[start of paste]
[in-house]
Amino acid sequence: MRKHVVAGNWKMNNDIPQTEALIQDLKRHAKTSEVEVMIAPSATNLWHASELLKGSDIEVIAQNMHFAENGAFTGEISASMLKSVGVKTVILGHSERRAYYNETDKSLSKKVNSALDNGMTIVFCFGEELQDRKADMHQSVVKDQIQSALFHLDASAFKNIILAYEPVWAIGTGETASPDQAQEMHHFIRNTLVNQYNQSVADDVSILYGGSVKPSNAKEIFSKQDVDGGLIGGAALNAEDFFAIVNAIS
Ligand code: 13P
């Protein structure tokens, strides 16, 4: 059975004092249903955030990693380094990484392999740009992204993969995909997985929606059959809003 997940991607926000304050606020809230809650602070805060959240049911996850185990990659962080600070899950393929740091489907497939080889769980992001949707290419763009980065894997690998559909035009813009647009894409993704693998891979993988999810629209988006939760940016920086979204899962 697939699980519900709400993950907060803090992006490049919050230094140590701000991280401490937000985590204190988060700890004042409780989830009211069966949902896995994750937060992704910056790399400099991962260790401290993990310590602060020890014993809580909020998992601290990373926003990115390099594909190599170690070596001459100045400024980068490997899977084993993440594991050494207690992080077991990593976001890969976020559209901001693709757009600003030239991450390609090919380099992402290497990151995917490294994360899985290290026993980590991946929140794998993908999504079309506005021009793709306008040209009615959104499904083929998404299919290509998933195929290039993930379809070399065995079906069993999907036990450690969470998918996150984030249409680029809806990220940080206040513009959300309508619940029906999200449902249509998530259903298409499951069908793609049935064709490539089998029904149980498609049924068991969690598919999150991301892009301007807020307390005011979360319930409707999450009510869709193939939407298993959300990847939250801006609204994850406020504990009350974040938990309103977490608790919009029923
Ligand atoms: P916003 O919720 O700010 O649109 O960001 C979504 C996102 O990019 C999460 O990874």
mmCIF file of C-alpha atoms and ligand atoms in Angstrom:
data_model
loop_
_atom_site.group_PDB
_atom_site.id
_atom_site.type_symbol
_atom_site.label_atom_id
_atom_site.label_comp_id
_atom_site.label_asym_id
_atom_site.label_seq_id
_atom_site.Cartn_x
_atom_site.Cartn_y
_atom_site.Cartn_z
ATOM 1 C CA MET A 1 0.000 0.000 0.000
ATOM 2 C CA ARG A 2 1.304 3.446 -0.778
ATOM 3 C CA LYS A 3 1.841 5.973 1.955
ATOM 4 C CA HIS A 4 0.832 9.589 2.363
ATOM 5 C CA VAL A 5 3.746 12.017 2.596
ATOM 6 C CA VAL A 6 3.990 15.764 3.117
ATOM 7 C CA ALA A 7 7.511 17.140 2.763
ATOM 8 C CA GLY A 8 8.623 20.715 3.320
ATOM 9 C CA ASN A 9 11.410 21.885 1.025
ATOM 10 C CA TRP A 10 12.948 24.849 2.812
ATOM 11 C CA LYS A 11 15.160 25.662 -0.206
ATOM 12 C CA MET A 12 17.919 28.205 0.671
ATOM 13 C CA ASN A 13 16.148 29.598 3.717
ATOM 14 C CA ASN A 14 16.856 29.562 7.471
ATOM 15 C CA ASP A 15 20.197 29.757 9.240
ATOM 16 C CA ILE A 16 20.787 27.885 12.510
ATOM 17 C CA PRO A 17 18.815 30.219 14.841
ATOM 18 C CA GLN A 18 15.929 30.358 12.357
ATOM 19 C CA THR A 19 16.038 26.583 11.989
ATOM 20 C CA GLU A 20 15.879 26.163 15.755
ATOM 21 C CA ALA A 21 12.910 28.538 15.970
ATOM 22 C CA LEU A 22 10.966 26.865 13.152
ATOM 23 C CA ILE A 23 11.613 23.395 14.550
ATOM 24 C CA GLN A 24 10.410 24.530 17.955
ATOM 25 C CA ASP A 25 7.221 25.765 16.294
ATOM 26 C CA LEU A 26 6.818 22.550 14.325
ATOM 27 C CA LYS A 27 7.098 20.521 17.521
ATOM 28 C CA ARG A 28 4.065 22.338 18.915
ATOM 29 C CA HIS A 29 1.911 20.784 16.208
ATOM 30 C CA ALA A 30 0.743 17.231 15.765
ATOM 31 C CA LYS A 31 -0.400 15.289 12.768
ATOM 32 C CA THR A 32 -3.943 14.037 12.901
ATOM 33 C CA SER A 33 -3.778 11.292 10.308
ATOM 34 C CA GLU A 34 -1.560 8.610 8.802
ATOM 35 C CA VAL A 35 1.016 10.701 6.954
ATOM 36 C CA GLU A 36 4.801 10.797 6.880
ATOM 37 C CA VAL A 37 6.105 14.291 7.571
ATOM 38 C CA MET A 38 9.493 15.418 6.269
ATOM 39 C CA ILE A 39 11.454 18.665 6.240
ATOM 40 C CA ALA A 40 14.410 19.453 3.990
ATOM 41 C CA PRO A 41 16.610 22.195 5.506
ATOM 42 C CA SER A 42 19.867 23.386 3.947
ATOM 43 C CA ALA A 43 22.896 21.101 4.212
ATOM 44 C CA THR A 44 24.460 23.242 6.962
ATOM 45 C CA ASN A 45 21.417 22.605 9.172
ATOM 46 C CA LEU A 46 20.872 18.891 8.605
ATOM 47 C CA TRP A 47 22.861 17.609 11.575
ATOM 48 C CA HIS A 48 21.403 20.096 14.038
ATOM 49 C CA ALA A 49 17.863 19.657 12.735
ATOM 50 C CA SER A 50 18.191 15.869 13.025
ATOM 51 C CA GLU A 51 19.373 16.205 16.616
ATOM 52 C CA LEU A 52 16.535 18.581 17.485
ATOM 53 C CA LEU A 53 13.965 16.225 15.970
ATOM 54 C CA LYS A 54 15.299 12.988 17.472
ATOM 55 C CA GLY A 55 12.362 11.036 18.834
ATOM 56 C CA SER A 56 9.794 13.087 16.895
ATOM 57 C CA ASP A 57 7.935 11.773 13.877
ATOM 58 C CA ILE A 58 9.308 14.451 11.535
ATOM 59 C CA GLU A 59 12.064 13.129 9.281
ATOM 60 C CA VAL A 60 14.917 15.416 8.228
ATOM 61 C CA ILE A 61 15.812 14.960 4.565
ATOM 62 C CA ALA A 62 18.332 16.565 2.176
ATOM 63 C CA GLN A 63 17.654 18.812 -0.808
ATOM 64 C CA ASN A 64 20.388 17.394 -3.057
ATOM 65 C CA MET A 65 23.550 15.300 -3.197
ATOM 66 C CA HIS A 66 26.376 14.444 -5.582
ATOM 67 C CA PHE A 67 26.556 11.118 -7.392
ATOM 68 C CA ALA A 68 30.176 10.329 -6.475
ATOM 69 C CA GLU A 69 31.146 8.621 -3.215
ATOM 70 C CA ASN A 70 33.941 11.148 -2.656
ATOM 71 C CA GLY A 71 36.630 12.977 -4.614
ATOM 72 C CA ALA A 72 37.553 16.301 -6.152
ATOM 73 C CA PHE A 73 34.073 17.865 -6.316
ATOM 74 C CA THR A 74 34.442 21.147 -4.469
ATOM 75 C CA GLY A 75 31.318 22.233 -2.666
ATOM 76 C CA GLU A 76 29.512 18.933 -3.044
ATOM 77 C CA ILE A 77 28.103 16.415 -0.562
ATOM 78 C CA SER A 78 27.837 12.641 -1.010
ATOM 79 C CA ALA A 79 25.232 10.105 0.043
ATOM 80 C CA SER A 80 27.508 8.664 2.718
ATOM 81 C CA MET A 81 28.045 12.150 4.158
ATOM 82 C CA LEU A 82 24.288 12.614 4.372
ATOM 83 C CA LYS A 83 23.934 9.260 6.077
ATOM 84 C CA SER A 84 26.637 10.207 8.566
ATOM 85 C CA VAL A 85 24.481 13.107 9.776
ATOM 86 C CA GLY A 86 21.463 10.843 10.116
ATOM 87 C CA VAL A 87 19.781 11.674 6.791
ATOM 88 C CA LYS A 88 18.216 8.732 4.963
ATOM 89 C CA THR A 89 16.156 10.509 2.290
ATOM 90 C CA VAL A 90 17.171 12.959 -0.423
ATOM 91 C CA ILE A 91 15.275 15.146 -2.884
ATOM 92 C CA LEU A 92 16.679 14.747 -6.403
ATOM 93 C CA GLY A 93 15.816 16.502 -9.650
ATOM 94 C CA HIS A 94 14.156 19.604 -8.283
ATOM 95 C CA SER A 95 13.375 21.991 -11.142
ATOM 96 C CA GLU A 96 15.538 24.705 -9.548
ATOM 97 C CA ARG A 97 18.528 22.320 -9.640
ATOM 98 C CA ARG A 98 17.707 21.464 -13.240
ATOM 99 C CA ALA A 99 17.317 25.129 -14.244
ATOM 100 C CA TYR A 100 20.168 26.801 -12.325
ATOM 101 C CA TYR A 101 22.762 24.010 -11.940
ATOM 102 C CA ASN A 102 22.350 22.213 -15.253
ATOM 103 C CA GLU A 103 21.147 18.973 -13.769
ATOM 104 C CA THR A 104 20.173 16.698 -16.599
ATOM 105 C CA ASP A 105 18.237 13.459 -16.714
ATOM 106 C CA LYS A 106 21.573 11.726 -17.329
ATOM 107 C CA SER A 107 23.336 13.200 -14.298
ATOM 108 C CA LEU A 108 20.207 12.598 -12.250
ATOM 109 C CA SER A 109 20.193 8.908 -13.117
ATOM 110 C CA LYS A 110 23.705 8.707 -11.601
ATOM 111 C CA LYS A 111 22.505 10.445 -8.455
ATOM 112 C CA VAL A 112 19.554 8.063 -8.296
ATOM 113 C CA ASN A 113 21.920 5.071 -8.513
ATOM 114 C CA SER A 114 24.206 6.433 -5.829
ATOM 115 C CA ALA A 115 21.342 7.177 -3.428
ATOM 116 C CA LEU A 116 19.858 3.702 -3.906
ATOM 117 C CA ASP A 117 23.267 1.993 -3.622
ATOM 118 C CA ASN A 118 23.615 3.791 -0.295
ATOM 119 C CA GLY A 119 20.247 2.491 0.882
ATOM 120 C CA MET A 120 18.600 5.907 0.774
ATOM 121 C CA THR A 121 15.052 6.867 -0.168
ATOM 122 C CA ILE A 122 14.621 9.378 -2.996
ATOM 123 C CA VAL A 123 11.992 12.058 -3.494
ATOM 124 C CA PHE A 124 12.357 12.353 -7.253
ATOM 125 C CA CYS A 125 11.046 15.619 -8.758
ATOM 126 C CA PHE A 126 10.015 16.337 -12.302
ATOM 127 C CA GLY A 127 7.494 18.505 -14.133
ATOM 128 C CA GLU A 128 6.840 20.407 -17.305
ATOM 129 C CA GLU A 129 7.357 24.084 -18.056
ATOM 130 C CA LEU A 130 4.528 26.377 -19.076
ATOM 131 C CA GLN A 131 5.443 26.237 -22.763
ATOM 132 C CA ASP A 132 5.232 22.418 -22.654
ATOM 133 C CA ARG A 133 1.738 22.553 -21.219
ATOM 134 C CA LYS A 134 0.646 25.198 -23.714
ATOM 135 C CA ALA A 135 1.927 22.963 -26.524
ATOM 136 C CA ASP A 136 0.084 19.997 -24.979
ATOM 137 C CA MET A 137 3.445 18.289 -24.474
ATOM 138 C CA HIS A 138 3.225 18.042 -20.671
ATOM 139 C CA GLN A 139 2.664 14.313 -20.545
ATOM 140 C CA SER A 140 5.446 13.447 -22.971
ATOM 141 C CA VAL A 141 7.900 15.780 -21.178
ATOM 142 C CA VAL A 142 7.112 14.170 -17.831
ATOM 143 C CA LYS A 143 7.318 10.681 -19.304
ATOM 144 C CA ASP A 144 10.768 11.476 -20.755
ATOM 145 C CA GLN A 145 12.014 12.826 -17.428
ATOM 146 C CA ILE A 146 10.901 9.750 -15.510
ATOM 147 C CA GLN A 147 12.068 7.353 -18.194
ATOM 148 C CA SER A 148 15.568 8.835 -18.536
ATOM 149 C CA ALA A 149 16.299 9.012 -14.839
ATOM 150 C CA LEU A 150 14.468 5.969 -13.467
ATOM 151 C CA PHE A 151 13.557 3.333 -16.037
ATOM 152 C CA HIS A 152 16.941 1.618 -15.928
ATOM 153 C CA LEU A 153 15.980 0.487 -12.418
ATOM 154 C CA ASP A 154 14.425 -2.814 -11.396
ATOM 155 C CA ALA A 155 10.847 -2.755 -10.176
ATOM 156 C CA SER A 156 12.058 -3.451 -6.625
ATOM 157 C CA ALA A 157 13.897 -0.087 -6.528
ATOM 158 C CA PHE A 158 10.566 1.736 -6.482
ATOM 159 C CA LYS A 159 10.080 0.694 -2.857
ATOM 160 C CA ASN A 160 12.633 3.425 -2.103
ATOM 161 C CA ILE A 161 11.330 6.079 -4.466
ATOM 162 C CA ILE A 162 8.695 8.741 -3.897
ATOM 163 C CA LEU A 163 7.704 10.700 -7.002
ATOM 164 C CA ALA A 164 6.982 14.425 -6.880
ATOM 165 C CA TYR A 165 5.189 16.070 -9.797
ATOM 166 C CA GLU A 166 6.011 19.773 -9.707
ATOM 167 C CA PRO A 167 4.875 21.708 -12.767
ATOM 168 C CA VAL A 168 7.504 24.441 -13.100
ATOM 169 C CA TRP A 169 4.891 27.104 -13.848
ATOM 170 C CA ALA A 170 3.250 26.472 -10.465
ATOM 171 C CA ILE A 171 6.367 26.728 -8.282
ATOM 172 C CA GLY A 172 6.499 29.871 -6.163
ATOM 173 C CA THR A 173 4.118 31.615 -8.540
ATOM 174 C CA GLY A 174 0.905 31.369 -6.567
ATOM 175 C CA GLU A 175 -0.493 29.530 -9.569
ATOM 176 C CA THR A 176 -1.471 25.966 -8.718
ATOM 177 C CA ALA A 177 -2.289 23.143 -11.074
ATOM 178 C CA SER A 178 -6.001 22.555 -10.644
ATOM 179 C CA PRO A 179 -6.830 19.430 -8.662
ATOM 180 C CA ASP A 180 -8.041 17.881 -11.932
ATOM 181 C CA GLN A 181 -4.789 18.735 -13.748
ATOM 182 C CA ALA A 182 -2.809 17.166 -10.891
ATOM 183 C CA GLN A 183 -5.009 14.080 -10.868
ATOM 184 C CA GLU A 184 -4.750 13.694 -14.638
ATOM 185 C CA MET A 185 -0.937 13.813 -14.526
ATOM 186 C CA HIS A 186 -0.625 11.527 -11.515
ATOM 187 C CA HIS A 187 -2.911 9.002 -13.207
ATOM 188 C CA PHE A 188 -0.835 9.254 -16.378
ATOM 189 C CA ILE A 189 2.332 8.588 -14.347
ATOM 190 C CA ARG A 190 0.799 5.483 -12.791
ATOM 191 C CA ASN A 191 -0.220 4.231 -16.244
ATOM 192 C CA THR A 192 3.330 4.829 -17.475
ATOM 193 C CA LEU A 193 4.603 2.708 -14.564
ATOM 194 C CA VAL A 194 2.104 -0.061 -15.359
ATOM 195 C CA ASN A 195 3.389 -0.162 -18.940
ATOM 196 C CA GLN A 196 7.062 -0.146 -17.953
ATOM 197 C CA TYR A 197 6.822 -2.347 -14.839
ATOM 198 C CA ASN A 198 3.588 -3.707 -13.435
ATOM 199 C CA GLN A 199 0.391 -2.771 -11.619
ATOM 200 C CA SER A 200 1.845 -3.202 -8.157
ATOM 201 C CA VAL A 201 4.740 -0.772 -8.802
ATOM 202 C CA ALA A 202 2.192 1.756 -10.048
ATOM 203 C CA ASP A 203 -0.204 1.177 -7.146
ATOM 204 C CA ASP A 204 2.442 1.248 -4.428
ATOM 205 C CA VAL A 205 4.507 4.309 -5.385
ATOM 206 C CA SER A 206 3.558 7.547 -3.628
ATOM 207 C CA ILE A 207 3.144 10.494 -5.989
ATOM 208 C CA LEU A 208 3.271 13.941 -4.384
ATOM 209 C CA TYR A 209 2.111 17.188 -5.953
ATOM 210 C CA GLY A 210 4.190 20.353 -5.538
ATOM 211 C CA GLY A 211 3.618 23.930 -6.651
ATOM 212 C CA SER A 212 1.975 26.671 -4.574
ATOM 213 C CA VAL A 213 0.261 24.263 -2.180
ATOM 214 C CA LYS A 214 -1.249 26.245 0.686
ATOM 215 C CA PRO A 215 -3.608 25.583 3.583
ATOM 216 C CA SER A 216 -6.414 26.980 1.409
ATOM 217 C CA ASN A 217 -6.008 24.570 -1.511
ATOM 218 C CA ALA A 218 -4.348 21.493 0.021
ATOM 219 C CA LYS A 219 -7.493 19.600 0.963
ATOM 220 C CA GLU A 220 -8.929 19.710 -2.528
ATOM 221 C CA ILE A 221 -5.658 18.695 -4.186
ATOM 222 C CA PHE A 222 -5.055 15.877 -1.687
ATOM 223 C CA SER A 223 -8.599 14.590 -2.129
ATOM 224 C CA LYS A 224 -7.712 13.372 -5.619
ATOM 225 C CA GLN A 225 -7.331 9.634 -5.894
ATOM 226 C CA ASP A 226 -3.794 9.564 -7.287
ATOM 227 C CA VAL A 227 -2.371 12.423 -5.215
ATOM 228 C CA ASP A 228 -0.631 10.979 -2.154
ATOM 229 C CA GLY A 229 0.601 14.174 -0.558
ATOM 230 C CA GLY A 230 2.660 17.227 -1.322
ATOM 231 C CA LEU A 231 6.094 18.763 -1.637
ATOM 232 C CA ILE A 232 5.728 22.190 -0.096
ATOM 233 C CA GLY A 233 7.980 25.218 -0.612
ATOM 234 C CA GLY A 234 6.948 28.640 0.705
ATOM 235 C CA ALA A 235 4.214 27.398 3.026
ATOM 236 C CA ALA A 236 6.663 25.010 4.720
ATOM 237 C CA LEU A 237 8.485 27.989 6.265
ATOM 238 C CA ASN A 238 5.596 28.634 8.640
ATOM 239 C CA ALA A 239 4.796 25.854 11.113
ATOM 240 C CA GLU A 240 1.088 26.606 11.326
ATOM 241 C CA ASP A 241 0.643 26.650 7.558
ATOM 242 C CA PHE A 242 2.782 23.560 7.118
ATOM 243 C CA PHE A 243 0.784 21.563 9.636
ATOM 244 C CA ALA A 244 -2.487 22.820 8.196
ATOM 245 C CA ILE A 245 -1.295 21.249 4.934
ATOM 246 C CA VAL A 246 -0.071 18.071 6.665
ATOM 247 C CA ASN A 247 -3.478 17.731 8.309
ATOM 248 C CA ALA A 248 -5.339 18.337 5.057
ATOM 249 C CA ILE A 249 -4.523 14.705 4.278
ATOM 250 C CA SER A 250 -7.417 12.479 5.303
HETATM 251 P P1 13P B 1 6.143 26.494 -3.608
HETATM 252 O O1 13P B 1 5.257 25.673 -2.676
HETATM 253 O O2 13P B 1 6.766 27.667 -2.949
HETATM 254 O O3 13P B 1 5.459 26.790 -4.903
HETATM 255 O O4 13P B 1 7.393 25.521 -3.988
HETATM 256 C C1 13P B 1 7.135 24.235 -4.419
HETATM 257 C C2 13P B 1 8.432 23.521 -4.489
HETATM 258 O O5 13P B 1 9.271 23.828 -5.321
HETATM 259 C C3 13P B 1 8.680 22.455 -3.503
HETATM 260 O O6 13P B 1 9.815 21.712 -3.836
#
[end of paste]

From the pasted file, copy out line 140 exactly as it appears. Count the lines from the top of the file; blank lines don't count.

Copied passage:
ATOM 122 C CA ILE A 122 14.621 9.378 -2.996